Published on January 16, 2020

AHMEDABAD: Is it possible now to type ‘Thank you’ without that tiny symbol of folded hands or proclaiming love without a string of yellow faces winking or blowing kisses or simply smiling while chatting with our near and dear ones?

The ubiquitous emojis have taken the form of an independent language for the youth of today, claims a paper titled ‘Mapping Emoji Usage Amongst Youth’ by Dr Reena Shah, assistant professor with Indus University and Dr Ruchi Tewari, associate professor, MICA, at MICA ICMC 2020 recently.

The study, which encompassed a focused group discussion (FDG) and subsequent survey, found that the emotive faces and pictorial representation of various objects are used extensively across the platforms for multiple purposes — ranging from conveying an emotion or mood to supplement, complement or substitute the central message in texts.

“There were several revelations of the exercise — for a start, elderly were found to be using emojis in equal proportions, if not more. The primary reason for it is believed to be keeping up with the native users,” said professor Tewari.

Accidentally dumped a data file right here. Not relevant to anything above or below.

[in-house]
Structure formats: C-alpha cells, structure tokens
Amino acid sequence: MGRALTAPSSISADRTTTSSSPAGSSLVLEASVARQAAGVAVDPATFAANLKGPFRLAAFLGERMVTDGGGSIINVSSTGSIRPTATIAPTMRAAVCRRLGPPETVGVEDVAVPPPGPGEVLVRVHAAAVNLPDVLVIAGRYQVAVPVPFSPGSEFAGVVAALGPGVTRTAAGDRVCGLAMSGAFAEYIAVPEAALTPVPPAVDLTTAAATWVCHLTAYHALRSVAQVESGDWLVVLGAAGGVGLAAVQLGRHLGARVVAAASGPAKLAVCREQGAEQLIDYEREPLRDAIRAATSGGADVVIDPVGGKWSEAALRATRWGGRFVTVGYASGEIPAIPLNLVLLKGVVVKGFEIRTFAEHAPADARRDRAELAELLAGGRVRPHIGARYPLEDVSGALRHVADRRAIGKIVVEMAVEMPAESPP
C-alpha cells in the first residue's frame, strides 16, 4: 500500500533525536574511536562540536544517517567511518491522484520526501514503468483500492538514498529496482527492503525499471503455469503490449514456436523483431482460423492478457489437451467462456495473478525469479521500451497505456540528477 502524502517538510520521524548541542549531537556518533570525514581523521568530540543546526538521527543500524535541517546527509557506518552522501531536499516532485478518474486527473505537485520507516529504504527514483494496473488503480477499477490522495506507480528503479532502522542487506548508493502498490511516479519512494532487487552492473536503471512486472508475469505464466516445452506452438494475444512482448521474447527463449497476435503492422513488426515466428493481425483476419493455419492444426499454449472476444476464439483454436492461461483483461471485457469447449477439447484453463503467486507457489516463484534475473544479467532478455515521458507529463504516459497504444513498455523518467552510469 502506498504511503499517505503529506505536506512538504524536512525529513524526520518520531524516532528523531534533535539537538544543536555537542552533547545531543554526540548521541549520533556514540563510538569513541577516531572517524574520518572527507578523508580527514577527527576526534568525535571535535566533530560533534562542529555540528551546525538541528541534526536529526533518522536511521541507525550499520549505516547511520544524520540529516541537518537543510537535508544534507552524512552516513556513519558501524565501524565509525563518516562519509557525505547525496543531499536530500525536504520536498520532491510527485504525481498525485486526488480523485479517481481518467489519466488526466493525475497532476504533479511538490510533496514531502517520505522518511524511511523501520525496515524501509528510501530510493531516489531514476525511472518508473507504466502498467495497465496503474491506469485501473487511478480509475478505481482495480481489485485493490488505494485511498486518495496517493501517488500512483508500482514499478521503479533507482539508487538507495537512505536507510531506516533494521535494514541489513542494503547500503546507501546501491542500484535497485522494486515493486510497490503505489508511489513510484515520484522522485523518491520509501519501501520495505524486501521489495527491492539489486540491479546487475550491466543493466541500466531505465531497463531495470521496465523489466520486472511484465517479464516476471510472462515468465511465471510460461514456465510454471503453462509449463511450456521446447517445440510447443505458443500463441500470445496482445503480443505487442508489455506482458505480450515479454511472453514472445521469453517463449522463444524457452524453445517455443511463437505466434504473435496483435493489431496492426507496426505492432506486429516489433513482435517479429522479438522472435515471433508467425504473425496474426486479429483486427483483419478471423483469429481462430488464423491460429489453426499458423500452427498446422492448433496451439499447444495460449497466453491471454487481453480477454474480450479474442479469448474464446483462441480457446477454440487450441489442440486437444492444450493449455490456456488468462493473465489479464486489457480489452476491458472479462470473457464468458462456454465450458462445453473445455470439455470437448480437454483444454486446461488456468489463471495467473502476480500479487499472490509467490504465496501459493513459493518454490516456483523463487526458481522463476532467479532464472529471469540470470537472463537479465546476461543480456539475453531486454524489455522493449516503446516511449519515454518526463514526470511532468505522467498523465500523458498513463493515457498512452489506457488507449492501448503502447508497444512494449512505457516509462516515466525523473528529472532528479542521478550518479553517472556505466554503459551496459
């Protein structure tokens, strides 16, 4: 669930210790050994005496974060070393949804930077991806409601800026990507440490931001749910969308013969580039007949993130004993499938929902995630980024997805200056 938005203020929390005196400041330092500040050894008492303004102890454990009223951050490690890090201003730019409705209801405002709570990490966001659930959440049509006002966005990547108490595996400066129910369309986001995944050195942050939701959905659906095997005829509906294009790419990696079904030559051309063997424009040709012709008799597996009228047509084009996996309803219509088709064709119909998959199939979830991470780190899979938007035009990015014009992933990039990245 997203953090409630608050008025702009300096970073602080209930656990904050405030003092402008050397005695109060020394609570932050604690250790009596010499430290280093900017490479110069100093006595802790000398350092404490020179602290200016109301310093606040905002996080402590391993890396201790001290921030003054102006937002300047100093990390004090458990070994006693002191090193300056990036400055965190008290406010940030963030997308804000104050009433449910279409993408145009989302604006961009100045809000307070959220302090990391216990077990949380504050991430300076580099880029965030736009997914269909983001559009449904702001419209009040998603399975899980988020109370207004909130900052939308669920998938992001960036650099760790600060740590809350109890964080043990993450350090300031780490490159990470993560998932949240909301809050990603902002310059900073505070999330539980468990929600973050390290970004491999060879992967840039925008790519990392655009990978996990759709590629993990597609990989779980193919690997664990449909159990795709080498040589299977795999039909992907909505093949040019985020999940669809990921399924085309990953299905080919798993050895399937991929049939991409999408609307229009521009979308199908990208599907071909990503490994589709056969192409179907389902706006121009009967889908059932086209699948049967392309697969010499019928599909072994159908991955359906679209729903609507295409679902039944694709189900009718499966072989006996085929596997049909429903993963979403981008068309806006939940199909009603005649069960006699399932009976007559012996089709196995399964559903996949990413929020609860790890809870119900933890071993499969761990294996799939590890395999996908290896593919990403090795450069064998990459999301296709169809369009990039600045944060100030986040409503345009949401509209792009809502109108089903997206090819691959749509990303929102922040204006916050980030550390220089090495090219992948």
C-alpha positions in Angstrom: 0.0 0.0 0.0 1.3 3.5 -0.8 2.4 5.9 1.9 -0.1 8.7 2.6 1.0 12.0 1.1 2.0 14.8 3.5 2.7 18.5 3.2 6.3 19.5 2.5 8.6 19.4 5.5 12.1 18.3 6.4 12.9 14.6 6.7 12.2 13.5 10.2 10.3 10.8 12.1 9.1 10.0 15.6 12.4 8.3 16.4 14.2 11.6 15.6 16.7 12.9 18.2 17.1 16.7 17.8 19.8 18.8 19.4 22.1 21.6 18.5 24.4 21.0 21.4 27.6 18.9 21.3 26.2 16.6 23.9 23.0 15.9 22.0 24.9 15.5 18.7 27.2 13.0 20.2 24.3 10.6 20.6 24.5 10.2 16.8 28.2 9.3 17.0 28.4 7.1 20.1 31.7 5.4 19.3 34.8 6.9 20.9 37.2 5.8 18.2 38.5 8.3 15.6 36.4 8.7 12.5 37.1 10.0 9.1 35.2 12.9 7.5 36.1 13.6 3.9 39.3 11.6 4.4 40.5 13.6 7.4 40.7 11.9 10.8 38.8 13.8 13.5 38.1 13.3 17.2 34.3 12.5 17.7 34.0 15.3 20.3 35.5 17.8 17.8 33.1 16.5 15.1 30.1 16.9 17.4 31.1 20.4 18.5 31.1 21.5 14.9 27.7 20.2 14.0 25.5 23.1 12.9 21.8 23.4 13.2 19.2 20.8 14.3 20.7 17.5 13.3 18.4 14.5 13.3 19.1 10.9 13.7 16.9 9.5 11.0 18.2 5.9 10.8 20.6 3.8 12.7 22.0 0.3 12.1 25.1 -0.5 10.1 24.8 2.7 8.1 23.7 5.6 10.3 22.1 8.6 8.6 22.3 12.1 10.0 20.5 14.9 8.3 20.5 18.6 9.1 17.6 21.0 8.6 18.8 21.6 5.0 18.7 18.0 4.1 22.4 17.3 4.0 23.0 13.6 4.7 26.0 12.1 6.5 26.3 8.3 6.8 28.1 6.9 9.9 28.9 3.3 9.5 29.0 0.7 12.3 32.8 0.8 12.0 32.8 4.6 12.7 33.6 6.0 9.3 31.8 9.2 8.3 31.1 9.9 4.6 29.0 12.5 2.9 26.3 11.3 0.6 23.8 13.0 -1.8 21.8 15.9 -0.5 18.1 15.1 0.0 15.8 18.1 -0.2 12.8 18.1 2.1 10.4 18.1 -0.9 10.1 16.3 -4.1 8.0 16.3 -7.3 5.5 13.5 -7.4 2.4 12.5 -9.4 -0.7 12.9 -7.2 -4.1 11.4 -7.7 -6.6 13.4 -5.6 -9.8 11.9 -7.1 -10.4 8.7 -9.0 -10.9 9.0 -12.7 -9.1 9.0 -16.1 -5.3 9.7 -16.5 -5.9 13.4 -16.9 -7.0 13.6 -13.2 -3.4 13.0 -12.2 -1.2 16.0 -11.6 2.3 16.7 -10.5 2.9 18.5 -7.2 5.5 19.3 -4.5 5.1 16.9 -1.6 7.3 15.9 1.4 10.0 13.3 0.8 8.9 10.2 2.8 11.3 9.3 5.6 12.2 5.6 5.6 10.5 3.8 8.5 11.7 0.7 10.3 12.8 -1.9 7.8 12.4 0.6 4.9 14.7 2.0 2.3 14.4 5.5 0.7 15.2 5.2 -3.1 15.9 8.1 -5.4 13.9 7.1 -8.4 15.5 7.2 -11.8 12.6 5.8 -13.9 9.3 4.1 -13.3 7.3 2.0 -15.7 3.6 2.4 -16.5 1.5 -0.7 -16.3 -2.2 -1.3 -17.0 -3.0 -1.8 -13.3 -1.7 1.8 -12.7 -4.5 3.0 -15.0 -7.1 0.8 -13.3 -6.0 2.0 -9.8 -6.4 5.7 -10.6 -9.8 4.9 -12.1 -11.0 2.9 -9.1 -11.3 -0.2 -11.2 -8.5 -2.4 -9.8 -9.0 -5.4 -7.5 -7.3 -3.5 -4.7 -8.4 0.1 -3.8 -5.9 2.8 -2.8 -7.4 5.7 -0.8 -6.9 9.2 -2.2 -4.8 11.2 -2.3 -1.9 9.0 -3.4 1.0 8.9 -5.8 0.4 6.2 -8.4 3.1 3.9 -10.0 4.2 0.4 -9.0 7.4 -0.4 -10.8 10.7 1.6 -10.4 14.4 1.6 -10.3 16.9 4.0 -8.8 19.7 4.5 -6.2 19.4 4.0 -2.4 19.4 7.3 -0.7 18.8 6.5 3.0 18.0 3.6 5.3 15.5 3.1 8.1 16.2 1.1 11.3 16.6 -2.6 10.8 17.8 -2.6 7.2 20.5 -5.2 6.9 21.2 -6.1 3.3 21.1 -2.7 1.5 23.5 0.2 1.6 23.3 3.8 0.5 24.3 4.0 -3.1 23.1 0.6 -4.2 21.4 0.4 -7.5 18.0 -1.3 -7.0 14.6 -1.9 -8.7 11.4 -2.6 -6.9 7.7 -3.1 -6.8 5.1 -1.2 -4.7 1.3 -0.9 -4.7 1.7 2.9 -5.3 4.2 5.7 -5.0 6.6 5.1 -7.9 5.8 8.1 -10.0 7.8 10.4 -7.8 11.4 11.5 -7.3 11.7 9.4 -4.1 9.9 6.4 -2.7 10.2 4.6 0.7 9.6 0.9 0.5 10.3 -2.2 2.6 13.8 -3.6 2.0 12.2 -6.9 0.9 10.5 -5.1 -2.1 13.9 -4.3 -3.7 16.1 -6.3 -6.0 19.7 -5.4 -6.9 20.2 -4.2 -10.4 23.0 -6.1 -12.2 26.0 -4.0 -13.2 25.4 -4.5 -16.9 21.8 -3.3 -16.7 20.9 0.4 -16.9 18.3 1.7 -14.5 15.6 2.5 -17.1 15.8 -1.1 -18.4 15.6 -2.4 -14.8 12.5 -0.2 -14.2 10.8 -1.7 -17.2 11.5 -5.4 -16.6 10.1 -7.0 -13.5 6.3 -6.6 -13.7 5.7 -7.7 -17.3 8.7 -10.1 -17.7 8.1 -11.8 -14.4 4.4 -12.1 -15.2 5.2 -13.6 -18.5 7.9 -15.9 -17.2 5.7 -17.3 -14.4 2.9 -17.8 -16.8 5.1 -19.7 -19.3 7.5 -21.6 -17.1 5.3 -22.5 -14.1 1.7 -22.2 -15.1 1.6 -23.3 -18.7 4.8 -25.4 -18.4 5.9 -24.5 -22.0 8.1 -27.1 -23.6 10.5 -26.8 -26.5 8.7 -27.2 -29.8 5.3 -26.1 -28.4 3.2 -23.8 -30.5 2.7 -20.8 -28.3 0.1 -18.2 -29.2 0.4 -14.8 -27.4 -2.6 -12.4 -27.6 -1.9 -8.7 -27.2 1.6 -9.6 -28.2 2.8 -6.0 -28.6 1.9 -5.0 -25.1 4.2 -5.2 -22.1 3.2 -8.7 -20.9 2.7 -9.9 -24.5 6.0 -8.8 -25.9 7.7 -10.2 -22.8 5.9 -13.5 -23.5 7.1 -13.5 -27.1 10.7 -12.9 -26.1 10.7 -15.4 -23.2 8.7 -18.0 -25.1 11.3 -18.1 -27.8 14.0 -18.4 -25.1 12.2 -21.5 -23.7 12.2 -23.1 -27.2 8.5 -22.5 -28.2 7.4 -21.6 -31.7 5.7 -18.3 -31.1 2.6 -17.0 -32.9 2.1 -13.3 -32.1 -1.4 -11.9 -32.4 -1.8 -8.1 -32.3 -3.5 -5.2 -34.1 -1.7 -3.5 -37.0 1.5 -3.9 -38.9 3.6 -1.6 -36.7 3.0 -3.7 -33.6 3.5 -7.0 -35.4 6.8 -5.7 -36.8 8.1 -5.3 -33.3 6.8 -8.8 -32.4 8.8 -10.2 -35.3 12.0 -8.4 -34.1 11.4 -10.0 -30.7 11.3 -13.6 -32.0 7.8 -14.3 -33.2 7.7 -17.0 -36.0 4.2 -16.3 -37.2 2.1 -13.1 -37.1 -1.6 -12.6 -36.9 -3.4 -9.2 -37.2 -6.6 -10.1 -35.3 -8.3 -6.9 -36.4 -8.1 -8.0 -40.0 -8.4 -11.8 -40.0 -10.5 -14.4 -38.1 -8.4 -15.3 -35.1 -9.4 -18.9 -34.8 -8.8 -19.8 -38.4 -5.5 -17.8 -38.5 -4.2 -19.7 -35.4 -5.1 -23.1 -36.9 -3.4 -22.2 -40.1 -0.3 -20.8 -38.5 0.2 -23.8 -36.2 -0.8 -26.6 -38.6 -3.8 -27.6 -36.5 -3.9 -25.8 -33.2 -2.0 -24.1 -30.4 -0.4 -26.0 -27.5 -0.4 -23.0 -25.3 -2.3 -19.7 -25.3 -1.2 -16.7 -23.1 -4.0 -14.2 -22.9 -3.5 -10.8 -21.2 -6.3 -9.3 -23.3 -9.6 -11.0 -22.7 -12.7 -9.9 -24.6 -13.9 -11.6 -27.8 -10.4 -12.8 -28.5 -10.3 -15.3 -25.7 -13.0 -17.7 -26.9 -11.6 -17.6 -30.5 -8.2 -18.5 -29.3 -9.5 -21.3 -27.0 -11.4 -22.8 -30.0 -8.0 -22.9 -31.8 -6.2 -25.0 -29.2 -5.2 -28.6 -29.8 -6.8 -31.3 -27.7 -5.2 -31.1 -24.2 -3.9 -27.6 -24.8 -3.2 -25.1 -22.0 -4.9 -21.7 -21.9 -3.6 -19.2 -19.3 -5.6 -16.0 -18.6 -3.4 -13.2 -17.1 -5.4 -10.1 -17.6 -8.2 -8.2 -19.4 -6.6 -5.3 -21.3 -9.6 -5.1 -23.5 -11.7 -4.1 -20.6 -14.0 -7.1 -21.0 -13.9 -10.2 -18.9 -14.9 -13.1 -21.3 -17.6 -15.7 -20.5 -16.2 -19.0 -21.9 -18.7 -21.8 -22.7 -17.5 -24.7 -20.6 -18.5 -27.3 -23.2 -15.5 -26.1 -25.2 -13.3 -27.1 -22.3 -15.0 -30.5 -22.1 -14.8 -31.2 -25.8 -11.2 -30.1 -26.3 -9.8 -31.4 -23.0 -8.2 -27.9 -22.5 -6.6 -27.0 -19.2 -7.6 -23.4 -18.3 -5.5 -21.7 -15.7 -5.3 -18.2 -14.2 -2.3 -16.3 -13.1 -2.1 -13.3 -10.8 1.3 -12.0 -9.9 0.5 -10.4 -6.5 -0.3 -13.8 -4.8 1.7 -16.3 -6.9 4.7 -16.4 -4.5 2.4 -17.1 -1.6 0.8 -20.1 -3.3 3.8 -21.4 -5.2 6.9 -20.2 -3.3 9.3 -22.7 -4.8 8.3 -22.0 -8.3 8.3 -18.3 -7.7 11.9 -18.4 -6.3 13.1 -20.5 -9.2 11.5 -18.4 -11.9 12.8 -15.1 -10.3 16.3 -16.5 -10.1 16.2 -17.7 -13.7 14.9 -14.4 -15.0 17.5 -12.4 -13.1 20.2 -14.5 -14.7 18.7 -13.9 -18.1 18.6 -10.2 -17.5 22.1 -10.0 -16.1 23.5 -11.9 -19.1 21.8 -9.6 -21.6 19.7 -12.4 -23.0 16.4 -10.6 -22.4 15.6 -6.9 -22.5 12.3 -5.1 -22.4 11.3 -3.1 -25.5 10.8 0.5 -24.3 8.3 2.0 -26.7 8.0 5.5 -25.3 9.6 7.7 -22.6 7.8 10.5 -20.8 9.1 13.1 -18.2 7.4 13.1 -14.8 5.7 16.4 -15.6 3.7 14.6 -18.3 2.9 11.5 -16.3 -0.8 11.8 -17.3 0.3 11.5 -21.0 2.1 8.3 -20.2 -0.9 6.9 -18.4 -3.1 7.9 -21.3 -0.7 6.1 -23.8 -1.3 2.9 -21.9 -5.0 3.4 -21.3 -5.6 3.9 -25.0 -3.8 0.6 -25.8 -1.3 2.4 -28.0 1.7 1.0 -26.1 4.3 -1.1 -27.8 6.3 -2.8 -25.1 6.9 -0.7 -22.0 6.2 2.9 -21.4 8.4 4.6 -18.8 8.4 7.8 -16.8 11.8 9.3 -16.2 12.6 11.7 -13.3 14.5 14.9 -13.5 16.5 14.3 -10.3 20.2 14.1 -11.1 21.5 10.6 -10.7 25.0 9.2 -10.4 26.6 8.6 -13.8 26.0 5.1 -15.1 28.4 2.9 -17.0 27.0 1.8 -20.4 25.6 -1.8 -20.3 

“What appears to be a casual pictorial addition to textual messages holds the power to be developed as a standalone language with its unique set of norms which could impact the usage of language-dependent communication,” states the paper.

It’s no more a light-hearted exchange of symbols, claim researchers. In one of the instances, it cost a youth a relationship as he apparently did not use any appropriate emojis with a ‘Happy Birthday’ message. The recipient claimed that the message was just a formality for the sender, they added.

“It is sometimes used as a replacement for language. It’s widely perceived that if a person is chatting just using emojis, he or she wishes to close a conversation. There are also etiquettes involved — if it’s a formal (social or professional) relationship, use of emojis is less and limited. But as the relationship gets matured, the usage gets extremely informal,” added Tewari. “Each individual has a unique pattern of using emojis including before, after or in between the text.”

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